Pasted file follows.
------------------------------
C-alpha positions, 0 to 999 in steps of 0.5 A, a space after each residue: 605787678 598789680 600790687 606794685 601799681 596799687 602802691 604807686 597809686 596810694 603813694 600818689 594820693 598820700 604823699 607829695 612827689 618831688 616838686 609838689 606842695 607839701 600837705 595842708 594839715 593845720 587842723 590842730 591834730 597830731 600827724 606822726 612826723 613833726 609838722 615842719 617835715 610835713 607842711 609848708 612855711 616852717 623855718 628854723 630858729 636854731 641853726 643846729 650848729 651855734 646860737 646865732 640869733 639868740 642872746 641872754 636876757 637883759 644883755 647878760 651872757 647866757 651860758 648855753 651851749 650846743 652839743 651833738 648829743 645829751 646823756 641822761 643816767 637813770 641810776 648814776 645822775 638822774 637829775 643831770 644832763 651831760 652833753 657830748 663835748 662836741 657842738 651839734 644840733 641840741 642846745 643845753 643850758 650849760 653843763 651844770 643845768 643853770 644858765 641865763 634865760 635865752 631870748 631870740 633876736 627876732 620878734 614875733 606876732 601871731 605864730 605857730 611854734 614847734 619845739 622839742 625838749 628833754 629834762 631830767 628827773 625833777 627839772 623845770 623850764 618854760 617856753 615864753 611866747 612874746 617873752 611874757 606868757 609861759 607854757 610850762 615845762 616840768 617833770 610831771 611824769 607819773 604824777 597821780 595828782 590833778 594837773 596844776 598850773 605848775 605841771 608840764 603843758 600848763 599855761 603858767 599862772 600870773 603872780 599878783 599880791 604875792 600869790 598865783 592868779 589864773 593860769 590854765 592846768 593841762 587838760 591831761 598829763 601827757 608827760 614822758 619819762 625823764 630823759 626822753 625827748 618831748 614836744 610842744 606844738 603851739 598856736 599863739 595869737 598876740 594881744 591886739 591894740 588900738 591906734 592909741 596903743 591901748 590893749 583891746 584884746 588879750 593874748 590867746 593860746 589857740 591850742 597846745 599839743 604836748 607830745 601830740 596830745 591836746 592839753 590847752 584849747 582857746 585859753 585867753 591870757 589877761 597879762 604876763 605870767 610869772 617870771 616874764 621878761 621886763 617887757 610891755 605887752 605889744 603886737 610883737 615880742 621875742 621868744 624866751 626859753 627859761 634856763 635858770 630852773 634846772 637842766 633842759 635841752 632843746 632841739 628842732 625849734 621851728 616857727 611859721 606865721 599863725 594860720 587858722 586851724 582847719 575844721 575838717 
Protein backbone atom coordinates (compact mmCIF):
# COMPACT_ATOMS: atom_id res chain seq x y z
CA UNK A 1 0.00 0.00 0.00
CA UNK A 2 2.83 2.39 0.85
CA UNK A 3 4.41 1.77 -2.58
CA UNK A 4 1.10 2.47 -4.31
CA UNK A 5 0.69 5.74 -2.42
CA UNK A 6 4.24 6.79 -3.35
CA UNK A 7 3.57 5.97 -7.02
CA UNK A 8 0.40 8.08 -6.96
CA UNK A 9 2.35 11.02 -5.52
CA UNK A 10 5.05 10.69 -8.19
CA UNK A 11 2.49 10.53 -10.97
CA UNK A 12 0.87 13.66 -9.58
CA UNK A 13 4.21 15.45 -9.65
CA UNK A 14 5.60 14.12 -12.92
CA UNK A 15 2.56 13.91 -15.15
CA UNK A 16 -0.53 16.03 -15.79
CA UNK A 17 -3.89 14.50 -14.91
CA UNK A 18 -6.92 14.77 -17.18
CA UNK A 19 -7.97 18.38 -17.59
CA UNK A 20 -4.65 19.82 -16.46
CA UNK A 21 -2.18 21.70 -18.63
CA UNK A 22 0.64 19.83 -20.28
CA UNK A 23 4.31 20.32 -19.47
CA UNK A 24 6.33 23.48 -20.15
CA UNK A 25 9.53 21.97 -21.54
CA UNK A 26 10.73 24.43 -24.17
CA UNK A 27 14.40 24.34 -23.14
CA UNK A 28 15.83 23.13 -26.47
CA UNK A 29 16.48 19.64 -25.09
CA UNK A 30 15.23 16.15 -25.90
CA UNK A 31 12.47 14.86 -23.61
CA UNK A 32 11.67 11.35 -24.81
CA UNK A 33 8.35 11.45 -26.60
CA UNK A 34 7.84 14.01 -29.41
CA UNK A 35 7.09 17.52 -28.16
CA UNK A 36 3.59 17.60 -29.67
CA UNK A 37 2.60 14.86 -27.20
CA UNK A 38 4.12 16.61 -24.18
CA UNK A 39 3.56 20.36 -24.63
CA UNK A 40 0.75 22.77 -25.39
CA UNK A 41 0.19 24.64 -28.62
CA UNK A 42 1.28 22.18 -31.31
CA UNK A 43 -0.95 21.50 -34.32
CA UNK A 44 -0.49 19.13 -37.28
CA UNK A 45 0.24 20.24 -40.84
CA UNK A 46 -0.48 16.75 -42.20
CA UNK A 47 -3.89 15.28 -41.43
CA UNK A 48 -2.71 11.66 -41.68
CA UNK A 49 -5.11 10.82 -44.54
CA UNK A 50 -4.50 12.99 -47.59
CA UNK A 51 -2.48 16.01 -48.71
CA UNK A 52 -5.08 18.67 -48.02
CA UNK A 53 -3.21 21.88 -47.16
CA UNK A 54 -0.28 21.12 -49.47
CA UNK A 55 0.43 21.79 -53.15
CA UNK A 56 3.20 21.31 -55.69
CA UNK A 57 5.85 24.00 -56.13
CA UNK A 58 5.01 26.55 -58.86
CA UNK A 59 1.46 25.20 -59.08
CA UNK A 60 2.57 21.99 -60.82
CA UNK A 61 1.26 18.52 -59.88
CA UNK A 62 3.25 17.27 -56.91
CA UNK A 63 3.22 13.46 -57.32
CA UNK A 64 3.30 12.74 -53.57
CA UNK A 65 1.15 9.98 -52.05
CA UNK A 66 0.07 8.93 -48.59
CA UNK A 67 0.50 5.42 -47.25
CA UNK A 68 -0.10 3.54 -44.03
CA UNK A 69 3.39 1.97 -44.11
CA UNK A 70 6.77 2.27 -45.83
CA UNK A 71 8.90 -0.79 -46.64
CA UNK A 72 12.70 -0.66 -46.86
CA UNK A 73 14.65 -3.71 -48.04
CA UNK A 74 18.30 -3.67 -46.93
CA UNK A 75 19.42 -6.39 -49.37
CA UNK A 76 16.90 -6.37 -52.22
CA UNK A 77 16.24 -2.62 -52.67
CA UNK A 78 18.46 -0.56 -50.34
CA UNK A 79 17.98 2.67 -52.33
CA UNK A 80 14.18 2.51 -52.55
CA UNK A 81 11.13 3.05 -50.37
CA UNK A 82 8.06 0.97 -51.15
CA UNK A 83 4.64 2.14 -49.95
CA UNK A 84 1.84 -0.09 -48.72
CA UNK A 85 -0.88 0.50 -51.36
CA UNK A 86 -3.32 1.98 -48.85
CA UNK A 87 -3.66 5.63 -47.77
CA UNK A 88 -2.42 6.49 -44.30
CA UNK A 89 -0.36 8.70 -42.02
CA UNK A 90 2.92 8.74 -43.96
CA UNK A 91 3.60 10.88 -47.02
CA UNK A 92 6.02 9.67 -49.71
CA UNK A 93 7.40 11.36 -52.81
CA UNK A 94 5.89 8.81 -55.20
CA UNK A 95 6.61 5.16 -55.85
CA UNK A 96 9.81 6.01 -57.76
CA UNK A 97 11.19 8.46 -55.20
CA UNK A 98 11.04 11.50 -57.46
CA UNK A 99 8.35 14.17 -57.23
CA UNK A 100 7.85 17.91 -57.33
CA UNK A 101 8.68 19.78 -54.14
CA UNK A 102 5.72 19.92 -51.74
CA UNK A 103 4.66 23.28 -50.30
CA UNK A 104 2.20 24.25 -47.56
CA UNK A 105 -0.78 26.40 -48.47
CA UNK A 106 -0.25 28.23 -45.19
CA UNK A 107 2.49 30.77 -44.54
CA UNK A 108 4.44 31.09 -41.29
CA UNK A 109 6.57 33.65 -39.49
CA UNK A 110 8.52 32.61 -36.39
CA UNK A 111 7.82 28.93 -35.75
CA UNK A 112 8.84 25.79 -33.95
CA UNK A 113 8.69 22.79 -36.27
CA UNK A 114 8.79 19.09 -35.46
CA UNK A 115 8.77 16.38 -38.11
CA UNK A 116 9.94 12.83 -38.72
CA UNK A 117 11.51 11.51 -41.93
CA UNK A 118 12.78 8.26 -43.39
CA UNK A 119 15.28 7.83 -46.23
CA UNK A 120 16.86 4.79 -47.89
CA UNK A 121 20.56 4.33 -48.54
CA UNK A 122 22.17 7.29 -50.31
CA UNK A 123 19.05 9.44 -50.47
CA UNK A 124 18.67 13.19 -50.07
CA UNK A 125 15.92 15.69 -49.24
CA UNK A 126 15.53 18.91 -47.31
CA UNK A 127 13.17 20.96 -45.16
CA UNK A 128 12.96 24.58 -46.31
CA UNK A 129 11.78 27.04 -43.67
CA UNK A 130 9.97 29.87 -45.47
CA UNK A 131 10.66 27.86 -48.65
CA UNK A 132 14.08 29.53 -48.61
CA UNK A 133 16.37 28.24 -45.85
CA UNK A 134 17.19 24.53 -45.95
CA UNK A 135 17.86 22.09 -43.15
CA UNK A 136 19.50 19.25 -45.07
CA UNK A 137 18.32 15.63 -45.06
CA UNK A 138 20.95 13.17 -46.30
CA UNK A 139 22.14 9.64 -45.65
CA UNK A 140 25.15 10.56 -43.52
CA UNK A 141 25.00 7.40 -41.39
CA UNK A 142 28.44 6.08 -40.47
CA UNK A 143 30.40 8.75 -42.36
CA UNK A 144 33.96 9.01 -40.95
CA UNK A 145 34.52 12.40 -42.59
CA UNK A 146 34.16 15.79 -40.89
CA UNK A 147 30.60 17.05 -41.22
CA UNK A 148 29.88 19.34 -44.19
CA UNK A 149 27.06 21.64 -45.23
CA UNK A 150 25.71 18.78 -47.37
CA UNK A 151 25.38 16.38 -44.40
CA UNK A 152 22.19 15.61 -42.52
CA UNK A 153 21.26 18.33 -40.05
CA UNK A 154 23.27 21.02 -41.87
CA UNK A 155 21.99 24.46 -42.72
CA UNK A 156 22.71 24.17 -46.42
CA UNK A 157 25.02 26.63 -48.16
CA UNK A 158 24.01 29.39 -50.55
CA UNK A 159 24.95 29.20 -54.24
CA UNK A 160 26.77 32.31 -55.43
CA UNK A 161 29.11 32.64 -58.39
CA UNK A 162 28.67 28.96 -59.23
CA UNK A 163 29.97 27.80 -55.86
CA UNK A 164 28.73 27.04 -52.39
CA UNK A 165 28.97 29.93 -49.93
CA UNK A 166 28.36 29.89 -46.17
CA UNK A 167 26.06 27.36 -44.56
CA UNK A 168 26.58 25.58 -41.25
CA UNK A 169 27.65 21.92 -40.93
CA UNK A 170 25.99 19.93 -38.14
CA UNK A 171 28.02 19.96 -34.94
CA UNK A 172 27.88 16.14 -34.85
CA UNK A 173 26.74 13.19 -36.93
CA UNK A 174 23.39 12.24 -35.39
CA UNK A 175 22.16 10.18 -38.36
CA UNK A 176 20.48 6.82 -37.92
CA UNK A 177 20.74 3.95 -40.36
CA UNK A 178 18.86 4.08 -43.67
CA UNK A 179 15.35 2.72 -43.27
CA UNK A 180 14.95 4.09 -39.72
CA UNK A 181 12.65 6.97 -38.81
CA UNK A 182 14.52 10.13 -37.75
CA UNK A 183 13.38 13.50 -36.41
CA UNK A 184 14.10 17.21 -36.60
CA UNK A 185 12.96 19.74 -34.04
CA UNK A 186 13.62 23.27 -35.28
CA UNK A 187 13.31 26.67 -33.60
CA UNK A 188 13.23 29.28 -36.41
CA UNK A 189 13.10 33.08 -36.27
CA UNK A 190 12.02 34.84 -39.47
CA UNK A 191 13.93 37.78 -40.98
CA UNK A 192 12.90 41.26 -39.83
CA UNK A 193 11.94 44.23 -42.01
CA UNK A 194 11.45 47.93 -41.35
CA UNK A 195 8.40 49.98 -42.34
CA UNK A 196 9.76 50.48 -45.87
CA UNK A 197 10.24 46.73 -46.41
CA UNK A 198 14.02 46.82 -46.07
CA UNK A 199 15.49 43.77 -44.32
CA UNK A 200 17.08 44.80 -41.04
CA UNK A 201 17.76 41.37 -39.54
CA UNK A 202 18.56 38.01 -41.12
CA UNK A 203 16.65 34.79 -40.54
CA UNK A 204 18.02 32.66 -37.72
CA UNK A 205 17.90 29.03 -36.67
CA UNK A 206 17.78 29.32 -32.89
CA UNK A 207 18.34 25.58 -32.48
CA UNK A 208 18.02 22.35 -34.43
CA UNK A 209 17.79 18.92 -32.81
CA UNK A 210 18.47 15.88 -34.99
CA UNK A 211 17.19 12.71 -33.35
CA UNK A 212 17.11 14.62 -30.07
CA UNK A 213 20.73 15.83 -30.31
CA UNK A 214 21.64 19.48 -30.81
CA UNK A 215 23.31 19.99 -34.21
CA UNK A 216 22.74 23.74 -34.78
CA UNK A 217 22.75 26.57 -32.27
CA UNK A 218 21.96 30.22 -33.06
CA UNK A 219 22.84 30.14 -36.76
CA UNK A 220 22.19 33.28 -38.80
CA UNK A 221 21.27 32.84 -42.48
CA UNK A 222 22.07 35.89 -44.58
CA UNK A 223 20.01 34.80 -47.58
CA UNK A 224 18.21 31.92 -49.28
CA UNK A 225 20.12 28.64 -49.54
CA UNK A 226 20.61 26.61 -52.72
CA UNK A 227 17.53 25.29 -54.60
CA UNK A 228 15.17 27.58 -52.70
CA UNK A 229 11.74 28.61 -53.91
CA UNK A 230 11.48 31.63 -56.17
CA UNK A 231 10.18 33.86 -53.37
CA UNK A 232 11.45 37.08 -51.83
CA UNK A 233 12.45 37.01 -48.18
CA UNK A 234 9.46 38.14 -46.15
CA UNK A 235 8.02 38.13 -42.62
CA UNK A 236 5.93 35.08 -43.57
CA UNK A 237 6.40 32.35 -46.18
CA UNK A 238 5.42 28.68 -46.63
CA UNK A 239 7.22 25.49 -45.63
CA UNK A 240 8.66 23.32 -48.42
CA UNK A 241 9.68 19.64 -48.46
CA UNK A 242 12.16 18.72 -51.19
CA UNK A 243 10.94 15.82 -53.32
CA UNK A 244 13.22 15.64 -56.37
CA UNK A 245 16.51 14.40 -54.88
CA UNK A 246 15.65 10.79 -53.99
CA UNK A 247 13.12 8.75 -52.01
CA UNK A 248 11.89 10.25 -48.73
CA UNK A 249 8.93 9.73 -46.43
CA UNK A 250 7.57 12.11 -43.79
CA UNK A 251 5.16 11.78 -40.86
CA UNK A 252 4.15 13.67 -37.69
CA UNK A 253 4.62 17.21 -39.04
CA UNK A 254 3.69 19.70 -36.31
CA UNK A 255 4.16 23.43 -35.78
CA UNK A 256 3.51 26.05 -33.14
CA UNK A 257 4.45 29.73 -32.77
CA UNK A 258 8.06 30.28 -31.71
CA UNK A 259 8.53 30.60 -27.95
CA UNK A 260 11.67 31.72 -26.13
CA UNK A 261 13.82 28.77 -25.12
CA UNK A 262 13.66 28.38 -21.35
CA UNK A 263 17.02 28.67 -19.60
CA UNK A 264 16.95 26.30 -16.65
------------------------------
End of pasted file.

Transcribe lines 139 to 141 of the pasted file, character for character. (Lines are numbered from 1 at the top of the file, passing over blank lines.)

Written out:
CA UNK A 136 19.50 19.25 -45.07
CA UNK A 137 18.32 15.63 -45.06
CA UNK A 138 20.95 13.17 -46.30